1 April 2017

Africa Must Diversify Its Markets

Photo: Faustin Niyigena/The New Times
Workers of Proxifresh Rwanda Ltd package French beans for export (file photo).

The World Bank's Chief Economist for Africa, Mr Albert Zeufack, says there are enormous potential for Africa to develop by diversifying its markets and exports.

He said while it was important for African countries in general and Ghana in particular to diversify their economies from the exports of mainly raw materials to value added products, it was even more important for them to diversify their markets.

Mr Zeufack, who was interacting with the media on Friday, as part of activities for his three-day visit, said it was time for Africa to seize the opportunities available in emerging markets such as those in East Asia.

He noted that after adding value, Africa must look for a diversified market for its exports, aside the traditional markets of US and other places to places like East Asia.

"The largest consumption market and the fastest growing consumption market is actually in East Asia, it's not in the US, it's not in Europe, it's in East Asia," he said.

He said the market for chocolate in East Asia for instance, for 2018, was more than $ 16 billion.

He said if Ghana, being one of the largest cocoa producers was able to attract investment to manufacture chocolate and other cocoa products, it would be able to create jobs in Ghana and export chocolate to East Asia.

"This is what La Cote d'Ivoire is starting to do, and that is what Africa must emulate," he said.

In line with this, Mr Zeufack said he would launch a report on how to position Africa to seize opportunities in emerging markets, especially those in Asia, called the 'Africa-Asia Flagship Report'.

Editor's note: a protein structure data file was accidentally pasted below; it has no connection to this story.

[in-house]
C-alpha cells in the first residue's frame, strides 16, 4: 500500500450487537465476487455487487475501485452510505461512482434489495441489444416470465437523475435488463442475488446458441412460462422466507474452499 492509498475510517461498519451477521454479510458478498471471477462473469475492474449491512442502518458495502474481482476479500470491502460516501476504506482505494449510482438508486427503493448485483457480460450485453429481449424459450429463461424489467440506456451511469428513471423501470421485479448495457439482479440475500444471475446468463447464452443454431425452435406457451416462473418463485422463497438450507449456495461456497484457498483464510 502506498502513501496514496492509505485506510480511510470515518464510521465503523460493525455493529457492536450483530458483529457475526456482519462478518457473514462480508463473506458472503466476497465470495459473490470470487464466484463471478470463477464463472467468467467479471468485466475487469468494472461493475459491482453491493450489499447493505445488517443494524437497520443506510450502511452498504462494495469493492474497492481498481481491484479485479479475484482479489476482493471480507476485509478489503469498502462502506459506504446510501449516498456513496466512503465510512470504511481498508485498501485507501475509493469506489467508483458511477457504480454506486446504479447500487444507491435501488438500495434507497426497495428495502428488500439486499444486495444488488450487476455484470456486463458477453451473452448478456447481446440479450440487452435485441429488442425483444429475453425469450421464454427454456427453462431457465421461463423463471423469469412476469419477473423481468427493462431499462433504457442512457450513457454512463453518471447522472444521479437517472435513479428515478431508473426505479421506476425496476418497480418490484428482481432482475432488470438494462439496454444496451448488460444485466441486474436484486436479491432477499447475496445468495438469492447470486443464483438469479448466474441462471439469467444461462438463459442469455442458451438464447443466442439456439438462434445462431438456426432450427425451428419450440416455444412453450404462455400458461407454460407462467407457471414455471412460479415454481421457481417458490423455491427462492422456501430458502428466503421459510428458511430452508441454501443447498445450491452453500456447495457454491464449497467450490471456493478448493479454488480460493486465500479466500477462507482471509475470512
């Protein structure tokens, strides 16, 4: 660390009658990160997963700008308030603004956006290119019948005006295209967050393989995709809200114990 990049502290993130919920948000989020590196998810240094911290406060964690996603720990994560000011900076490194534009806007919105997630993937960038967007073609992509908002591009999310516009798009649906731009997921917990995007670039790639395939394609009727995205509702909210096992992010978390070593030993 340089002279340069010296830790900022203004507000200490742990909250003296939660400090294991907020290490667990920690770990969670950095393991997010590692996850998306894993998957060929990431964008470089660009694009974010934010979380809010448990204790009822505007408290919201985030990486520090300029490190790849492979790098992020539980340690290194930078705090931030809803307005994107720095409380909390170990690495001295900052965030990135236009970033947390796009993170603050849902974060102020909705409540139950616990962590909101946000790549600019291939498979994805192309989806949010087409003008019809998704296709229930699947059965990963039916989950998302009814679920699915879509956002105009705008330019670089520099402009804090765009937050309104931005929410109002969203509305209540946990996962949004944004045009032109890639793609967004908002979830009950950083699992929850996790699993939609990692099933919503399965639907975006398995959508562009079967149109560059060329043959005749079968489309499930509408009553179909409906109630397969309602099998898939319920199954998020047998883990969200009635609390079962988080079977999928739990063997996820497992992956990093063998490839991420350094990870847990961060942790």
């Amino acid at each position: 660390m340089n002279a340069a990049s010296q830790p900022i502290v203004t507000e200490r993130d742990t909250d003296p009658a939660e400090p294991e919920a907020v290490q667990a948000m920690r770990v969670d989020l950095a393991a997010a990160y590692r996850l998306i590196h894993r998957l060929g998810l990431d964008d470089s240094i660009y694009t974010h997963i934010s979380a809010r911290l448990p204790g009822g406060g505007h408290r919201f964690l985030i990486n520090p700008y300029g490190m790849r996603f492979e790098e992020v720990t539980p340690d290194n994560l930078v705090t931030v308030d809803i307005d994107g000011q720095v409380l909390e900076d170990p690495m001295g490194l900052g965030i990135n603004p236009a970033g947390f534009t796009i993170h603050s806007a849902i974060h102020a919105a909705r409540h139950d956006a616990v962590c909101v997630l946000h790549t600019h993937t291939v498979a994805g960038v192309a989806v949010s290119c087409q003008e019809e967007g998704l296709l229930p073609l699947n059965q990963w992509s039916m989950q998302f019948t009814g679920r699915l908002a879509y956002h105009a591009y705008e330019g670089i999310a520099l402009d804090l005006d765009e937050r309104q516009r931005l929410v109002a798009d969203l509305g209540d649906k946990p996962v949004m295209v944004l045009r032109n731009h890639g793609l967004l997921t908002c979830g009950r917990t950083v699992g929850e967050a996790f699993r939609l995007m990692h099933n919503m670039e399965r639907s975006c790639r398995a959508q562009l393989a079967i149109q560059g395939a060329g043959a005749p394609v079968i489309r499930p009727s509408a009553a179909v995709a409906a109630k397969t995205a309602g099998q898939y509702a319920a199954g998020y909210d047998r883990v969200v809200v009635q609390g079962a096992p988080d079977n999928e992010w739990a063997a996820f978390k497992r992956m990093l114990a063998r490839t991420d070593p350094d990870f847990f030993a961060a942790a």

He observed that most African countries were lagging behind their counterparts in other parts of the world due to over-reliance on export of raw commodities, and have been hit hard by the recent commodity price slump.

Mr Zeufack said while Ghana, for instance, had gained independence at the same time as Malaysia, and had a higher Gross Domestic Product (GDP) per capita than Malaysia at the time, Malaysia's GDP per capita was currently about nine times above that of the country.

He attributed this gap between the development of the two countries to the adoption of growth models that were focused solely on exporting raw materials instead of diversifying economies and adding more value, as was the case in most other African countries.

Giving an overview of the macro economy in Africa, Mr Zeufack remained optimistic about Africa's growth, saying that although most African countries had been hit hard by the commodity price slumps, most of Africa remained resilient and continued to grow steadily.

He described 2016 as the worst year of growth for sub-Saharan Africa in two decades with the continent recording an average of only 1.6 per cent growth, lower than the rate of population growth, due to the collapse of commodity prices and reduced capital flows.

The Bank however projects a timid recovery of between 2.5 and three per cent in 2017 and three to 3.5 per cent in 2018.

He explained that if Nigeria, South Africa and Angola, who were heavily reliant on mineral and commodities exports, were excluded from the average, the rest of Africa was still growing above five percent.

"We are not giving in to this Afro-pessimism, telling us that Africa is collapsing or that Africa is no longer rising. We believe most of Africa is still resilient and in fact countries like Ethiopia, Rwanda and Tanzania are still growing above seven percent, while others like Senegal and Cote d'Ivoire are all growing above six per cent," he stated.

Ghana will also recover from its 3.6 per cent growth last year to roughly 5.5 to six per cent depending on how the risks are managed.


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